Medea In A Greek Play

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Every story that incites emotion from the reader also sparks opinions on how he or she would react in the same situation. This instigation causes the reader to sympathize or criticize the characters. A Greek play, Medea, compels the reader to do both as the main character, Medea, reveals how her grief and vengeance result in her actions seeming understandable and extreme simultaneously – making it difficult to decide whether she is morally right or wrong. The confliction within Medea’s development in the story and the challenging task of judging her actions highlight how strong emotions can make – even definite – morals appear circumstantial, and thus, cause anyone to be engrossed over satisfying their own emotional needs, while sacrificing the lives of others.

After Medea’s husband, Jason, betrayed her, desiring justice for his sin is a predictable action because the natural inclination to punish those who violate what is precious, for example, the sanctity of marriage, connects all of humanity – no matter the culture or time period. Therefore, one can understand Medea’s feelings and judge her goal as righteous. Moreover, the chorus, who’s role in a Greek play is to morally educate, defends and encourages Medea in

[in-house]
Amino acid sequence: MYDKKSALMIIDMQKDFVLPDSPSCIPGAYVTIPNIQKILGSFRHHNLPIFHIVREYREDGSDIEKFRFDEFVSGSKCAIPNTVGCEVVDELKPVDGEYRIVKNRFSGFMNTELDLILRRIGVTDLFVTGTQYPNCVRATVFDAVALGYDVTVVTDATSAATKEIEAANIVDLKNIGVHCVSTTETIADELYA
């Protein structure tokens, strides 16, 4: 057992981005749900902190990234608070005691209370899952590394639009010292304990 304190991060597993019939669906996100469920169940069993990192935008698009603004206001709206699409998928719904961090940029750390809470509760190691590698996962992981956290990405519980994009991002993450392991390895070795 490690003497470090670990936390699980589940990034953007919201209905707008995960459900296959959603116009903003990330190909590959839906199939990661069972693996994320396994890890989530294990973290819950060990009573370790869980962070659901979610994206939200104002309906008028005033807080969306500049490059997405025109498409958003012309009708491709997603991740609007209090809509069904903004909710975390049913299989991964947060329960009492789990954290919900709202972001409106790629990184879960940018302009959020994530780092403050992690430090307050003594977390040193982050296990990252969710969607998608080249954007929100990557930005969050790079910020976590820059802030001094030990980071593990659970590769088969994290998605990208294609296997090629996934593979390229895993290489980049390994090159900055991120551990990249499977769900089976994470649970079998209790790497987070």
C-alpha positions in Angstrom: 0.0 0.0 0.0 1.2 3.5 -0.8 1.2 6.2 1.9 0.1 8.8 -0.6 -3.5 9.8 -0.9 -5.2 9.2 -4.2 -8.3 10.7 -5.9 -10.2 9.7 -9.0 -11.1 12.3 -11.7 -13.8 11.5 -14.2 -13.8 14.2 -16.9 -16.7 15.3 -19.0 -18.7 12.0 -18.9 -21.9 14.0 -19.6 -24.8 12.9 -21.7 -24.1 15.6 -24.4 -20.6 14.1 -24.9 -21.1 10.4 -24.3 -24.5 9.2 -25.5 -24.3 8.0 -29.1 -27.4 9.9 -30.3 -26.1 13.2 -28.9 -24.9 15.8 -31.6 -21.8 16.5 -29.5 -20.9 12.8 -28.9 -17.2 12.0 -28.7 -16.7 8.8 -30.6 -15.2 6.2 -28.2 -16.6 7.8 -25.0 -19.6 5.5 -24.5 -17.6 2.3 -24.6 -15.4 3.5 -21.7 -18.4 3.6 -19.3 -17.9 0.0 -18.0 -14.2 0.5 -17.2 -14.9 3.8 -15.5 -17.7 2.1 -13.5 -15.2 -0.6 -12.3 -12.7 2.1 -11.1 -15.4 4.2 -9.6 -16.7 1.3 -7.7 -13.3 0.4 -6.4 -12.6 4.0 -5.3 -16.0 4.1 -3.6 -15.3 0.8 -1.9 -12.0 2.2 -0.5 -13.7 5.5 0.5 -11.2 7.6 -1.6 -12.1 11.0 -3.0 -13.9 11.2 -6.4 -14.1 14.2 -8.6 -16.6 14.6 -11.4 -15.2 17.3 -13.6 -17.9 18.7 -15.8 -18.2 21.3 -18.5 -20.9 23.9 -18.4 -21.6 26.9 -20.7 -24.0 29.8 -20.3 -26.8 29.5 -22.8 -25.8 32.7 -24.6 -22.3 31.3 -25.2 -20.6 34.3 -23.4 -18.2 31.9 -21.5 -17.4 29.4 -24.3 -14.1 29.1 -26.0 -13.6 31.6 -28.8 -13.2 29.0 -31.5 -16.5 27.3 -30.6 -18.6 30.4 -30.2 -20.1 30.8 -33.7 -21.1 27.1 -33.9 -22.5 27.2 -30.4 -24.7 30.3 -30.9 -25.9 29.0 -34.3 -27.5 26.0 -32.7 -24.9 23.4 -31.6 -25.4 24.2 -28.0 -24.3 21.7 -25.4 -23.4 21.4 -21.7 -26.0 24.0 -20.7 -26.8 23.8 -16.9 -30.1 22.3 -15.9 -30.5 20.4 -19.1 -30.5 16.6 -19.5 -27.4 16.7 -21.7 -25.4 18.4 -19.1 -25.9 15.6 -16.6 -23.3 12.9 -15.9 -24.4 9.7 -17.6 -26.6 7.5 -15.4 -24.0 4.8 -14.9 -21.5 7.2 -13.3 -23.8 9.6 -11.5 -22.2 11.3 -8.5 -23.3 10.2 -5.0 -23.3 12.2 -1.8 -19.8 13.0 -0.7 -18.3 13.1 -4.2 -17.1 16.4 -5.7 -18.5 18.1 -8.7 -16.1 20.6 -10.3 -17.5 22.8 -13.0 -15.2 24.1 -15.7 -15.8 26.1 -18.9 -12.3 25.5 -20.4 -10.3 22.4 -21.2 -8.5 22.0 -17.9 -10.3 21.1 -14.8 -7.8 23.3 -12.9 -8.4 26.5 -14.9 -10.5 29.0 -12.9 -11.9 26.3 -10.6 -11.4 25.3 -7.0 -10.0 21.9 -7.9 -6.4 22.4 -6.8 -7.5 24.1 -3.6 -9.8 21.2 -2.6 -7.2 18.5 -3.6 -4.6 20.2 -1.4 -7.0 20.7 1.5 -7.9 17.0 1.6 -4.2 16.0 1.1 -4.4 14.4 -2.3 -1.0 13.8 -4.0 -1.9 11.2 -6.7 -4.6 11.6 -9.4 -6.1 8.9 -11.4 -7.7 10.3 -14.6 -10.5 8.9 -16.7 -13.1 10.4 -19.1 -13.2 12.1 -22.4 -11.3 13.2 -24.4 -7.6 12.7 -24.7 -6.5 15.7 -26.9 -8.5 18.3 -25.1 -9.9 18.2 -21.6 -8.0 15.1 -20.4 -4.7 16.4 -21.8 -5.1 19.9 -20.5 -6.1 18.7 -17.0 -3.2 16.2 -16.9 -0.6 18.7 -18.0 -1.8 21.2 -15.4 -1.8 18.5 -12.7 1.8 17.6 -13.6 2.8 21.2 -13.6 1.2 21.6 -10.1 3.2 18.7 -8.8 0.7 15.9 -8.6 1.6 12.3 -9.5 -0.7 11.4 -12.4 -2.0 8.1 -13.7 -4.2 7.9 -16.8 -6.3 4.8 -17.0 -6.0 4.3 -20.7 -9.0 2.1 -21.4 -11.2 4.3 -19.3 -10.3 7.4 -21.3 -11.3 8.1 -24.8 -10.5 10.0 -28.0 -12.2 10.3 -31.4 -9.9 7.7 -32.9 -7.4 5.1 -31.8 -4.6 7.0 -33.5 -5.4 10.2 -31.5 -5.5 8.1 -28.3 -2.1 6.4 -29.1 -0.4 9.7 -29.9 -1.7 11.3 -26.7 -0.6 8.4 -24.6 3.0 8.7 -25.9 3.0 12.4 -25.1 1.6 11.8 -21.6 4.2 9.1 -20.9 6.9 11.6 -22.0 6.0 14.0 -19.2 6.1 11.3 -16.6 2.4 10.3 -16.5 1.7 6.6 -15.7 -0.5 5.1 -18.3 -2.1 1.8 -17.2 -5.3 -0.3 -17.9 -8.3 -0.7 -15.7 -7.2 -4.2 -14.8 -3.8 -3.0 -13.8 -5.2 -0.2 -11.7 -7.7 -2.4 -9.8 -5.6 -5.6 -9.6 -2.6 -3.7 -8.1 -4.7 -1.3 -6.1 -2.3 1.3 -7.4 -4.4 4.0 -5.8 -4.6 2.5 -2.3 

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In the beginning of the monologue, Medea is heartbroken when she realizes that “without [them] [she] will live a life of sorrow” and that her “heart is not in it”. By illustrating the guilt within Medea, the author, Euripides, shows that when one is consumed with revenge, you forget the love and importance of others. Thus, leading oneself to selfishly sacrifice the well-being of another person. Unfortunately, even when Medea acknowledges her immoral action, she continues with prideful resolve that she will not be a “laughing
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